Nontroversy: Lena Dunham’s Vogue Photo Retouching

vogue Redbook nontroversy Lena Dunham Jezebel Jessica Coen Faith Hill Annie Leibovitz Anna Holmes vogue Redbook nontroversy Lena Dunham Jezebel Jessica Coen Faith Hill Annie Leibovitz Anna Holmes

vogue Redbook nontroversy Lena Dunham Jezebel Jessica Coen Faith Hill Annie Leibovitz Anna Holmes By now you’ve heard the controversy about Lena Dunham’s Vogue photo shoot retouching. Jezebel offered Annie Leibovitz $10,000 for a unretouched photos of Lena Dunham’s shoot. It was a remake of the 2007 stunt that put the site on the map when founding editor Anna Holmes offered the same cash reward for the original version of any women’s-magazine cover image from the past two years, a bounty hunt that yielded a Faith Hill Redbook cover in which the singer still had bags under her eyes. People outside the business love this stuff but honestly, it’s standard procedure for nearly every photographer working today. In the past, not everyone retouched their pictures so much because it was time consuming and costly (you had to make prints and then send them to be physically airbrushed) but within the last 20 years everything is totally digital now and it’s a snap to correct anything. With Faith Hill, it took two months for Jezebel to make the big reveal; this time they said they got the pictures within two hours. As with the Redbook cover, the differences they revealed were just minor tweaks — filled-out eyebrows, a shaded jawline, a digital haircut on the cover. Inside, Dunham’s cleavage was covered up, a leg was lengthened, and — the big reveal — she was shown not wearing that pigeon on her head. (Vogue just shot back with this Instagram, of Dunham wearing the pigeon hat, so that myth was debunked in short order…) writer Jessica Coen acknowledged the anti-climax: “While Dunham has not been radically Photoshopped, it’s clearer than ever what kind of woman Vogue finds Vogue-worthy: The taller, longer-limbed, svelter version of reality.”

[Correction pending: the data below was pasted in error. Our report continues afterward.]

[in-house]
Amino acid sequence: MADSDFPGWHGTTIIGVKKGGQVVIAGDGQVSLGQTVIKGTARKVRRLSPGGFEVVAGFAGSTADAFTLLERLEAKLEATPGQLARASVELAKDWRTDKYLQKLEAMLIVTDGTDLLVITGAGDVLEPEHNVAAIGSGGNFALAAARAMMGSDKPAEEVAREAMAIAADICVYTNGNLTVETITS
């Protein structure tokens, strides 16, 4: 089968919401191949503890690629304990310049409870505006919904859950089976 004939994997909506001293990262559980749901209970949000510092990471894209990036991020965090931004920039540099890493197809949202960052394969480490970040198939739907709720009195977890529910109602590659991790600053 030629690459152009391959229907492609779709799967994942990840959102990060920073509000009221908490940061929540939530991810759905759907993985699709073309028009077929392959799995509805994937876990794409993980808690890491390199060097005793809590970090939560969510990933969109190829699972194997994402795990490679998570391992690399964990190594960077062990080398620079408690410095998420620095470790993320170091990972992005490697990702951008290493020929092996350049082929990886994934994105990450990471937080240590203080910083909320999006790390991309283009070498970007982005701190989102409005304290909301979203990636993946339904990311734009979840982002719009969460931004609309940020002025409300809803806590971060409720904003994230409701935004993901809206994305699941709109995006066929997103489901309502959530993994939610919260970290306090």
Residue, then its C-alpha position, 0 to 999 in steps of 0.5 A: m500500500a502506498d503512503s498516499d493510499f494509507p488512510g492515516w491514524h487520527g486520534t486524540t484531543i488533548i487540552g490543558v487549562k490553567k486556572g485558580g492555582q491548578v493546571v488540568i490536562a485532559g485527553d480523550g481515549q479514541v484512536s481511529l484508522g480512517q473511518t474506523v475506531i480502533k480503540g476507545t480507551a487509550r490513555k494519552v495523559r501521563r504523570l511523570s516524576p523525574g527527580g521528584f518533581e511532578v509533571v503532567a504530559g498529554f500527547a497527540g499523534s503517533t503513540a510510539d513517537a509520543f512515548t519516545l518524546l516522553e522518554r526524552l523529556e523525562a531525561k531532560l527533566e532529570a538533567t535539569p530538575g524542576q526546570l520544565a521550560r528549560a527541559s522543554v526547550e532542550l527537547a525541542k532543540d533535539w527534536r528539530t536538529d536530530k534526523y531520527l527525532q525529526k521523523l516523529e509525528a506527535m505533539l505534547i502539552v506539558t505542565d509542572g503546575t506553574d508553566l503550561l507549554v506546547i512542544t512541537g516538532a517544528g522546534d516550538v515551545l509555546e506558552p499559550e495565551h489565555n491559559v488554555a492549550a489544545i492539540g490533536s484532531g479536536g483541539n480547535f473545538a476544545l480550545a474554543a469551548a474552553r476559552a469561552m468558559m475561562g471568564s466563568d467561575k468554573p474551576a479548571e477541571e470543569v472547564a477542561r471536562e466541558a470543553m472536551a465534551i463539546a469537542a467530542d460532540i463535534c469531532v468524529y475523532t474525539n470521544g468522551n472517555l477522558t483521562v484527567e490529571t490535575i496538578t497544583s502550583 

Here’s Dunham’s take on the whole thing:
“A fashion magazine is like a beautiful fantasy. Vogue isn’t the place that we go to look at realistic women, Vogue is the place that we go to look at beautiful clothes and fancy places and escapism and so I feel like if the story reflects me and I happen to be wearing a beautiful Prada dress and surrounded by beautiful men and dogs, what’s the problem? If they want to see what I really look like go watch the show that I make every single week.”

Thank you. There is no “promise” to the public that what you are looking at is “real”. How naive is the general populace? Pretty naive, if they get up in arms about retouching fashion photos. To me, the more troubling sign is that we are talking about someone who is not a model nor model-sized. NOTE: Dunham’s reaction on Jezebel; “I know that I felt really like Vogue supported me and wanted to put a depiction of me on the cover. I never felt bullied into anything; I felt really happy because they dressed me and styled me in a way that really reflects who I am. And I felt that was very lucky and that all the editors understood my persona, my creativity and who I am. I haven’t been keeping track of all the reactions, but I know some people have been very angry about the cover and that confuses me a little. I don’t understand why, photoshop or no, having a woman who is different than the typical Vogue cover girl, could be a bad thing.” Click here to see the photos and all of the retouching and feel free to weigh in, so to speak. (Photos, Annie Leibovitz, via Jezebel)

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